The alarming World Food Programme report not only shows how prevalent child labour is Egypt, but also reveals that Egyptian girls are much more likely to be denied access to education causing them to join the workforce early on.
A country profile by World Food Programme (WFP) revealed that there are currently 1.6 million children involved in "hazardous work," which deprives them of their constitutional and international rights to an unburdened and healthy childhood.
Poverty and gender inequality continue to be the main reasons behind the country's poor child labour record. In rural areas, girls are less likely to have access to education because of limited resources and cultural barriers, which is why 74 percent of Egyptian children assisted by WFP in 2016 are girls. Egypt faces poverty rates estimated between 40 to 50 percent, largely in rural areas, where children are seen as an asset to a struggling household.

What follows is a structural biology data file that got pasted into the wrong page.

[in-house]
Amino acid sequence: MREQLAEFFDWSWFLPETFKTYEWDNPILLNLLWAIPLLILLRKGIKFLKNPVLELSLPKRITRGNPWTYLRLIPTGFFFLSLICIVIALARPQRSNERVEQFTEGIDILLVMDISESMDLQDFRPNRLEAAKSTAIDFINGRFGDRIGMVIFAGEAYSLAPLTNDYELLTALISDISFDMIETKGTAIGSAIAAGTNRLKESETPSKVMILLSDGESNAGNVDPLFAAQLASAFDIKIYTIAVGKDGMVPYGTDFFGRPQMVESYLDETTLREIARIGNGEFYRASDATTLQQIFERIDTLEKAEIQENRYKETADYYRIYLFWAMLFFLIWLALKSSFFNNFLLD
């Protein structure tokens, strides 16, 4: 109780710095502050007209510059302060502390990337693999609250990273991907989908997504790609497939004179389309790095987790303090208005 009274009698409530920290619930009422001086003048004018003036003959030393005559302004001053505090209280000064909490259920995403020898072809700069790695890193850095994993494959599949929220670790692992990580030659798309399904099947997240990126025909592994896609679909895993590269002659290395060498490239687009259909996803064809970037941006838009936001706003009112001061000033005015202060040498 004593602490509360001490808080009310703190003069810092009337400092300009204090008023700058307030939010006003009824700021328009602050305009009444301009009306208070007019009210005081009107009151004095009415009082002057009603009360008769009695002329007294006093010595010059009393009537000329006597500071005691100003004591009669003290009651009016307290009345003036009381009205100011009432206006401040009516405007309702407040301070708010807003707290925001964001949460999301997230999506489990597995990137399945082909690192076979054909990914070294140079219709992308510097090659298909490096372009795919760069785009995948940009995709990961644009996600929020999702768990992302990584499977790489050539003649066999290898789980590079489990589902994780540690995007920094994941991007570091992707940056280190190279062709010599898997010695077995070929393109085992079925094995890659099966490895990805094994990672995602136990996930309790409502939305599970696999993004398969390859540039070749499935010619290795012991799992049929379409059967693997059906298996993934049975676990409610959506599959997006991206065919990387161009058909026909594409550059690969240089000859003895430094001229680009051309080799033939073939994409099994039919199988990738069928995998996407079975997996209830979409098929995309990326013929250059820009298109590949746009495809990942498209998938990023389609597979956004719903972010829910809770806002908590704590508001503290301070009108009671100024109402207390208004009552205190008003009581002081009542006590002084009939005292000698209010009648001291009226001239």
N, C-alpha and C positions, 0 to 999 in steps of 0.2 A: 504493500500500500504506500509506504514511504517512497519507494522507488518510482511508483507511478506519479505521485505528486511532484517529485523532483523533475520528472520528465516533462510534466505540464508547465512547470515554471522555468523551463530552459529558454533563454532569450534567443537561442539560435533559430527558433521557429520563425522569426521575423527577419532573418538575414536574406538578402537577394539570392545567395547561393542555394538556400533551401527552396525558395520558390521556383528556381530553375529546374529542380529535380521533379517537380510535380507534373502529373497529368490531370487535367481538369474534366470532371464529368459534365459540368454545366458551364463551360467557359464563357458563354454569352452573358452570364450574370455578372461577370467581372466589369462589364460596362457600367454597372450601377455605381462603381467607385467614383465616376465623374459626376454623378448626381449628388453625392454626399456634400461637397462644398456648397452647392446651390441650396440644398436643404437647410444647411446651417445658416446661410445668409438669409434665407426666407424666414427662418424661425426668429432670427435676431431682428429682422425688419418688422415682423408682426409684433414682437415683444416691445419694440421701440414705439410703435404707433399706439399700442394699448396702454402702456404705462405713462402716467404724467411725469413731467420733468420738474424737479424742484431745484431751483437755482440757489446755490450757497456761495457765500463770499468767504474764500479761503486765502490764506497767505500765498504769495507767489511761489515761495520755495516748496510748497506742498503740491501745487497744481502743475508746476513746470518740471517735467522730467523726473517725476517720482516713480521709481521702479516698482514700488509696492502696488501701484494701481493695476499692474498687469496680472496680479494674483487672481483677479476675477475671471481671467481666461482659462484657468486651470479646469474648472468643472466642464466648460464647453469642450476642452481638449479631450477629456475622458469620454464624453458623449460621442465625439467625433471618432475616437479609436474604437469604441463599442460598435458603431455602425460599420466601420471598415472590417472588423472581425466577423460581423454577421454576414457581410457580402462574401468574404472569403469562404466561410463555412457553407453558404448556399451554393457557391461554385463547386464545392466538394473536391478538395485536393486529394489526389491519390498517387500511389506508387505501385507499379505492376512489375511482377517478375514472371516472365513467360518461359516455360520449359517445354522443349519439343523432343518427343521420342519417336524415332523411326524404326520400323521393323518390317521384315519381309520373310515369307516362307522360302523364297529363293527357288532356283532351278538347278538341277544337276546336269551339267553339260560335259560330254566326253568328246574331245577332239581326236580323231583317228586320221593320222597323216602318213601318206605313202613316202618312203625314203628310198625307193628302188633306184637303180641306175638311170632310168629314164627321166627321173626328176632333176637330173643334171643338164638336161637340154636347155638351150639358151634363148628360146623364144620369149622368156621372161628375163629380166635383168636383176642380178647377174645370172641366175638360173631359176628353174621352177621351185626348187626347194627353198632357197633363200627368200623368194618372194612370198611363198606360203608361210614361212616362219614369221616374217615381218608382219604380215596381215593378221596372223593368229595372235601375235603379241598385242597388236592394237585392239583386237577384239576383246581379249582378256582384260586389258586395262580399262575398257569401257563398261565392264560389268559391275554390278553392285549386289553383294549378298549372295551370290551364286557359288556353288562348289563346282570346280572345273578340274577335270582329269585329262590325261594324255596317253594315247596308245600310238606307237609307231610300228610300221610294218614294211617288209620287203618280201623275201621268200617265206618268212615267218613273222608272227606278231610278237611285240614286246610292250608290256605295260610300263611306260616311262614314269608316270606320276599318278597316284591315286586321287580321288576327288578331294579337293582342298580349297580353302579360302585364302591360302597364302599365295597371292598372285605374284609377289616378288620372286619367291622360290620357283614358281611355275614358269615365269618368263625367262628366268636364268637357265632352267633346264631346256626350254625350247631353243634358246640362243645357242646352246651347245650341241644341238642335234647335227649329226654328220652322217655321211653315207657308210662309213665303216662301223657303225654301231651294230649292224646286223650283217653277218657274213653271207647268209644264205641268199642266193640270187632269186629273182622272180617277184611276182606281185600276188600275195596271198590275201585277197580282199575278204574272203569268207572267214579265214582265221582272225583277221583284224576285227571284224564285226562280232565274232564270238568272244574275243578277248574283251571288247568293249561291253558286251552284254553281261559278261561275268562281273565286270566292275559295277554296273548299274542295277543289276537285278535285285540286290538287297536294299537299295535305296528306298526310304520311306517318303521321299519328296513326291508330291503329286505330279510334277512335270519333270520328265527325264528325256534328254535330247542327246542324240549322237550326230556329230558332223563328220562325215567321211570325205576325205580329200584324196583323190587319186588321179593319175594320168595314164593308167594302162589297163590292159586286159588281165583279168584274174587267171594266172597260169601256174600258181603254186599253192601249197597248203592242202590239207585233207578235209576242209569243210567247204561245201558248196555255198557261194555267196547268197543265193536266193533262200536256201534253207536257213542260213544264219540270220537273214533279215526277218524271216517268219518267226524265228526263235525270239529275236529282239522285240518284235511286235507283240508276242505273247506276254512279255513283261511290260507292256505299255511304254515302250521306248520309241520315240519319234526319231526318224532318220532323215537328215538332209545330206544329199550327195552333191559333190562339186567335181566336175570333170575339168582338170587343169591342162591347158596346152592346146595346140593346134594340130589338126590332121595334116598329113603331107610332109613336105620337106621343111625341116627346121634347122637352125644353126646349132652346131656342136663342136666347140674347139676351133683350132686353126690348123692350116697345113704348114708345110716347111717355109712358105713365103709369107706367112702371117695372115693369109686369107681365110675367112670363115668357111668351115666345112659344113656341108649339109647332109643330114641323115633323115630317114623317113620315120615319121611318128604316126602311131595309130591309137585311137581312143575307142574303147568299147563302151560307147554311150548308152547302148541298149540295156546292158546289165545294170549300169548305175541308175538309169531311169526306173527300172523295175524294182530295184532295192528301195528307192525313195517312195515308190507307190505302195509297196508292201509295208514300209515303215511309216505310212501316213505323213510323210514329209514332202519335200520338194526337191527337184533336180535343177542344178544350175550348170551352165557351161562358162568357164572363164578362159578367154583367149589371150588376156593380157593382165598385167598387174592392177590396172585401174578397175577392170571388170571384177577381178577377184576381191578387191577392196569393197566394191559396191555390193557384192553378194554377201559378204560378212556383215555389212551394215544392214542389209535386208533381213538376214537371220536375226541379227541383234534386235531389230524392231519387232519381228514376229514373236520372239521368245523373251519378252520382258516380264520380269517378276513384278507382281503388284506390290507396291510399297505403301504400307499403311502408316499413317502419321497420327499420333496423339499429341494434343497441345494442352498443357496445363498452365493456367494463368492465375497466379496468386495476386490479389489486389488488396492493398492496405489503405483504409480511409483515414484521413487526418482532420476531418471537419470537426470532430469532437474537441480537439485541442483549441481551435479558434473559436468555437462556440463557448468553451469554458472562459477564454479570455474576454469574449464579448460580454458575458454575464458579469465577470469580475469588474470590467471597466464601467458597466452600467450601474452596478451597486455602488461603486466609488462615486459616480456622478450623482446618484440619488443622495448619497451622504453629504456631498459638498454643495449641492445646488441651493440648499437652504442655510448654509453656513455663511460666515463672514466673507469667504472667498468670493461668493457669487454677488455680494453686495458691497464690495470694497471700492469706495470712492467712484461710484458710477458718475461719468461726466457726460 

The Egyptian constitution - as well as international agreements and treaties signed by Egypt - prohibit child labour and penalises anyone enforcing it. In Egypt, however, these laws are rarely acted upon or implemented.
Over 1 million children work in harsh conditions, even for an adult, in industries such as agriculture plantations, mining, domestic labour, services, and other sectors.
Check out the full WFP's Egypt's country brief.
(Photo: Associated Press)